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French Election Puts Possibility of 'Frexit' on the Agenda

The Wall Street Journal. logoThe Wall Street Journal. 16/02/2017 Simon Nixon
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PARIS—What’s striking about the French presidential election is the extent to which the two front-runners share a basic analysis of the choice facing the country. Marine Le Pen, the leader of the right-wing National Front, and Emmanuel Macron, the 39-year-old former economy minister who quit François Hollande’s government to stand as an independent, are poles apart politically. But both agree that the defining issue is France’s membership of the eurozone.

Both point to the widening divergence between Germany and France’s economic performance during the past decade as evidence that the status quo isn’t sustainable. The National Front points to a recent International Monetary Fund study that suggested the euro is up to 15% undervalued in Germany and 6% overvalued in France as proof that France is at a competitive disadvantage. It argues that the only way France can remain a member of what one party official calls the “fixed eurozone exchange-rate regime” is to pursue an internal devaluation by cutting back on social protections and driving down wages. The alternative is to quit the eurozone.

© guillaume souvant/Agence France-Presse/Getty Images

Mr. Macron implicitly agrees. He wants France to stay in the euro and is campaigning for changes to the country’s public sector, welfare system and labor rules, which he says are needed to restore the country’s competitiveness. He advocates a more-flexible welfare system and labor market that protects individuals rather than jobs and allows employers to strike deals with workers at a company level rather than across sectors.

Ms. Le Pen, on the other hand, believes there is no appetite for cuts to welfare, which the National Front says provides an important economic as well as social safety net, helping to maintain household consumption. It argues that the only way to preserve the welfare system is to quit the eurozone and devalue the currency.

Of course, Ms. Le Pen’s program rests on a number of questionable assumptions. The first is that a French exit, or “Frexit,” can be managed in an orderly way. The National Front believes this is possible because under international law all government debts would be redenominated into the new national currency so there is no risk of national bankruptcy. As the fifth-largest economy in the world, it is confident that France has the clout to strike a good deal with its EU partners. There is little risk of capital flight, party officials say, because France’s post-devaluation economic prospects would be so favorable.

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This will strike many as complacent. In reality, a French decision to quit the euro would likely lead to massive capital flight—and not just in France. Capital controls would likely have to be introduced across the currency bloc. France would be highly exposed to instability elsewhere via cross-border banking exposures; French banks hold nearly €300 billon ($318 billion) of Italian assets, equivalent to 10% of gross domestic product. To contain the instability, the European Central Bank would need to commit to buying assets without limits, something that it could hardly do without political cover from Berlin and other capitals, but it is hard to see this cover extending to French assets.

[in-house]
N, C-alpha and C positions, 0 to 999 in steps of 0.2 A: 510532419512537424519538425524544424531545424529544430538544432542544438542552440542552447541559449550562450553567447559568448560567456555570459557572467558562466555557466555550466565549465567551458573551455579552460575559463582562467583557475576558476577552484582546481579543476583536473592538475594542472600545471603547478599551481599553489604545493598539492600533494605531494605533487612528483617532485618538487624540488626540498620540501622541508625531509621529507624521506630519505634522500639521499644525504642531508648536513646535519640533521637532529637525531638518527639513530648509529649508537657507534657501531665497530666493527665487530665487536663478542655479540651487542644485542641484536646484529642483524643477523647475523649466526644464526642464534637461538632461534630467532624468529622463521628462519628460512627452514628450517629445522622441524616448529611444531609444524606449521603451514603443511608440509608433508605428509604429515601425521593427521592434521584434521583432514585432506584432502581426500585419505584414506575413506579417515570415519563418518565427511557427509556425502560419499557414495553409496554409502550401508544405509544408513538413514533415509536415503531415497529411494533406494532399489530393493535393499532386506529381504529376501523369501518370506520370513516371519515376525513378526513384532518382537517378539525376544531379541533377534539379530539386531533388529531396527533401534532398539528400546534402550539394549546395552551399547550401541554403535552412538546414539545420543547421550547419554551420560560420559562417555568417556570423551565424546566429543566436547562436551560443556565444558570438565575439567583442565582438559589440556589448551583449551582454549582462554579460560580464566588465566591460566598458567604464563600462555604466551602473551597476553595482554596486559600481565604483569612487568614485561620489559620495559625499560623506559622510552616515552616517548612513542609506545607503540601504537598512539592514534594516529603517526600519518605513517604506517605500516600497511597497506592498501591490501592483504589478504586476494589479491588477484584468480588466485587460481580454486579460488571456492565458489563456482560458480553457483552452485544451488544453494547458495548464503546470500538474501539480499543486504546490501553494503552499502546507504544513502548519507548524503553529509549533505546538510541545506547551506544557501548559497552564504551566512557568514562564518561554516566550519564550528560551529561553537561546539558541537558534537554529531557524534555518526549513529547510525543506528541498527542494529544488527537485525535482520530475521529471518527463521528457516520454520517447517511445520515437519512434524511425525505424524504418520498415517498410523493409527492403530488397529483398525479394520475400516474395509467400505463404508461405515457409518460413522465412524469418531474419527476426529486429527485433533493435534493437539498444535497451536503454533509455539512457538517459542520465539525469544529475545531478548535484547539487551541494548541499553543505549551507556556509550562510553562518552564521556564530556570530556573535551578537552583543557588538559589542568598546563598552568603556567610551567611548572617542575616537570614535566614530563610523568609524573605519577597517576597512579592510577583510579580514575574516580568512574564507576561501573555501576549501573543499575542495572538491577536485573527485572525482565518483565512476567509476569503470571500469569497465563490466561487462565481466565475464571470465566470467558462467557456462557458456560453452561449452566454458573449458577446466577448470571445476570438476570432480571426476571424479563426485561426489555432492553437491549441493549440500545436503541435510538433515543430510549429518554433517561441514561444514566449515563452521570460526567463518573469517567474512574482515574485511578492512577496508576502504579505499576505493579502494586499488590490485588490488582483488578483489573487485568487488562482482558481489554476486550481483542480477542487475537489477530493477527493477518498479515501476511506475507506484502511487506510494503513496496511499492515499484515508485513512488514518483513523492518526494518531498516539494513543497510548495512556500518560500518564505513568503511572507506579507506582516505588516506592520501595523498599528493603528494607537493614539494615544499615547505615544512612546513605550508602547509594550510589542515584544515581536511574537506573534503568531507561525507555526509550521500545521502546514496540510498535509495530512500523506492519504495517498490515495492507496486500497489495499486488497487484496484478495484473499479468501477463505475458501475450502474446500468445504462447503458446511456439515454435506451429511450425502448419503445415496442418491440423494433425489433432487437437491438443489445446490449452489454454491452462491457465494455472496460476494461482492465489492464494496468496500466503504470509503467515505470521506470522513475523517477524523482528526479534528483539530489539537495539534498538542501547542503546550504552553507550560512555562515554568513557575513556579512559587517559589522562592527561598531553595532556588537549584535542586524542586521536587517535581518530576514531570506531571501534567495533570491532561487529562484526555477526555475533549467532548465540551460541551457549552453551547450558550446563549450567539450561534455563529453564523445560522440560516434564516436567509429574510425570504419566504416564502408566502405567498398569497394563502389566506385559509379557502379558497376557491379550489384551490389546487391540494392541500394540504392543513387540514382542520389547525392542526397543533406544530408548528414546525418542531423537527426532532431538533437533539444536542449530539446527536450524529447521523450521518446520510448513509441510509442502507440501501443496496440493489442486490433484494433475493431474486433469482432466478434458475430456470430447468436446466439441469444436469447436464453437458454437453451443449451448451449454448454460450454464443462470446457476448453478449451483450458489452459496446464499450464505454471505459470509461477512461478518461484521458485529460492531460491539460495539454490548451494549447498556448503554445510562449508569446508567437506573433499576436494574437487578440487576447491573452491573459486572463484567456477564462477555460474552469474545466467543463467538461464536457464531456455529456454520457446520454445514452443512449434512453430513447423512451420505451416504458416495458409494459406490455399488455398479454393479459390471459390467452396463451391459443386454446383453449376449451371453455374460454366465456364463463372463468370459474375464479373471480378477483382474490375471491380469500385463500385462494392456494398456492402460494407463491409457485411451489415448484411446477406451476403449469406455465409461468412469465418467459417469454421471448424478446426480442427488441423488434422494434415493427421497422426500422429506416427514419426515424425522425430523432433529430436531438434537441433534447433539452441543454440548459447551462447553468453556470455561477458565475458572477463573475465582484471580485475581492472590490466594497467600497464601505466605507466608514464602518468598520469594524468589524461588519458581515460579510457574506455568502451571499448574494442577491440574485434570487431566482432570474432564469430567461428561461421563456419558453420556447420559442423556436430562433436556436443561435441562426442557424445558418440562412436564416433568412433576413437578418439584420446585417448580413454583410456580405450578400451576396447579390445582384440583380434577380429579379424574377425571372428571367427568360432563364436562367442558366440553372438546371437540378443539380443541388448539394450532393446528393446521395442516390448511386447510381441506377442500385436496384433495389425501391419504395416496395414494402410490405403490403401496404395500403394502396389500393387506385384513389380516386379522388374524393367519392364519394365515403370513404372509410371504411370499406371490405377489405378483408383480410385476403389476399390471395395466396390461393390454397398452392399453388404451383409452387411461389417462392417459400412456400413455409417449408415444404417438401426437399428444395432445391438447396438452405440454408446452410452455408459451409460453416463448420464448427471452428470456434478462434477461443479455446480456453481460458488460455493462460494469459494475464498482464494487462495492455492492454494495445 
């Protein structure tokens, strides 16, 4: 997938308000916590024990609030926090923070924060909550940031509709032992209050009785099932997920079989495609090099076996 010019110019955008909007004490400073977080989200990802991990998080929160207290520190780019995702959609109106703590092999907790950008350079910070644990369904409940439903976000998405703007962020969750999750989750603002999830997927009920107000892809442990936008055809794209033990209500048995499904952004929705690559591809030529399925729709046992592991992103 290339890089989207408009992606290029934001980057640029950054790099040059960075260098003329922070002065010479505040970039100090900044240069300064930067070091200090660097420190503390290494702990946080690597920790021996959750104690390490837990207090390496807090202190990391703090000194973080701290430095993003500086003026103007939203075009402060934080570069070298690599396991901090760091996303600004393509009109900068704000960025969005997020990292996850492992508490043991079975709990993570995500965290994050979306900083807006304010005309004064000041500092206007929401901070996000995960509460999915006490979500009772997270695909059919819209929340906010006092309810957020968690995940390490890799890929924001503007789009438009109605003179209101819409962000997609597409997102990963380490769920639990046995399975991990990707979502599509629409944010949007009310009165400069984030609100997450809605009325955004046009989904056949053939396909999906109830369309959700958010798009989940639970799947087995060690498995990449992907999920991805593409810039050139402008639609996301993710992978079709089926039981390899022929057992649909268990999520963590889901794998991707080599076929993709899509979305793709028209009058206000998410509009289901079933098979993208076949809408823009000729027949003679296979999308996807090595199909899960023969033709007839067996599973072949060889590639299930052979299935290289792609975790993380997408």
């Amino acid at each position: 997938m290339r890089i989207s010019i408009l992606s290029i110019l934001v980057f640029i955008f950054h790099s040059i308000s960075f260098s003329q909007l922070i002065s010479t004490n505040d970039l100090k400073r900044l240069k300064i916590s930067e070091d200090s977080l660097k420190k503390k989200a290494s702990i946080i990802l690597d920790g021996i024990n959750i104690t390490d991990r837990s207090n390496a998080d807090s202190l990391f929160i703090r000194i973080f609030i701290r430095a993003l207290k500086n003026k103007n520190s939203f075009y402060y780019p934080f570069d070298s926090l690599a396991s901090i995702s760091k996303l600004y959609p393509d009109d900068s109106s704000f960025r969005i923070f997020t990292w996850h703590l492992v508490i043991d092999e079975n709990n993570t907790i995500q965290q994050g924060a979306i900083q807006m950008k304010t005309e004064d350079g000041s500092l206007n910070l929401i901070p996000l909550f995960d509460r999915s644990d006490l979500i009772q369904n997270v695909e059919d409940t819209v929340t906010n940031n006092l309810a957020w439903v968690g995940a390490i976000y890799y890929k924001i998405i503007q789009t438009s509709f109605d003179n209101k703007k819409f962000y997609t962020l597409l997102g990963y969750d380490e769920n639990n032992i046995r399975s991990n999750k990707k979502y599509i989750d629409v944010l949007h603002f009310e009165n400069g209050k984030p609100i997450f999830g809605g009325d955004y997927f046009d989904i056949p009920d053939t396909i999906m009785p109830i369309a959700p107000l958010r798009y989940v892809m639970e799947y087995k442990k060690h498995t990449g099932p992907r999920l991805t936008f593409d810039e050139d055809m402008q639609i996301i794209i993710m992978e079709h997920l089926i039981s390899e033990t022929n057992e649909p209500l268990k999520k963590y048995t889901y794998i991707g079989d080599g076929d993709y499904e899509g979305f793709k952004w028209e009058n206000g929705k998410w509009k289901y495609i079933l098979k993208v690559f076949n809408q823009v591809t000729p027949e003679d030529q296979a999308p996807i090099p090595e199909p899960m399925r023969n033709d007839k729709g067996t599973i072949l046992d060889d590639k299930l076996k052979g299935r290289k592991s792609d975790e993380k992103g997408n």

A second question is whether Ms. Le Pen’s policies would inspire the necessary confidence in the success of post-Frexit France. One reason why Brexit hasn’t yet had the impact that many economists predicted is that mainstream Conservatives quickly took control of the Brexit process, dumping populist Leave campaign proposals such as an extra £350 million ($436 million) a week of health spending and has instead reaffirmed the U.K.’s intention to remain an open, liberal, free-trading economy. In contrast, France’s rigid labor laws and high levels of taxation are likely to be a drag on its competitiveness regardless of what currency arrangements it might choose.

Mr. Macron’s problem is that the nuances of these economic arguments can easily be lost in an election campaign. Indeed, the resilience of the U.K. economy since the Brexit referendum can only have undermined warnings about a disorderly Frexit. Meanwhile, Mr. Macron remains vulnerable to Ms. Le Pen’s central charge that the alternative to Frexit is cutting welfare and wages. Mr. Macron’s planned announcement of his full economic plan in early March will be a crucial test for his campaign. As things stand, the manifesto is likely to be cautious and light on detail, say people familiar with his plans. Even so, his claim that he will be able to persuade Germany to deliver wider European overhauls won’t be credible unless he commits to meeting tough EU budget targets.

Mr. Macron’s hope must be that he doesn’t need to provide too much detail on his economic plans, given the way the center ground has opened up for him in the campaign, offering him a strong chance of making it to the second round. Mr. Macron may also be betting he can then go on to beat Ms. Le Pen because too many voters view her as divisive and a threat to democracy for her to win. But the risk for Mr. Macron is that under the spotlight of the campaign, even a cautious, detail-lite plan might be enough to frighten voters. Ms. Le Pen’s best chance might come if Mr. Macron were beaten into second place by Socialist candidate Benoît Hamon—a not impossible scenario, say some experienced French political observers. Faced with a choice between the hard left and hard right, it isn’t clear which way voters will jump.

Write to Simon Nixon at simon.nixon@wsj.com

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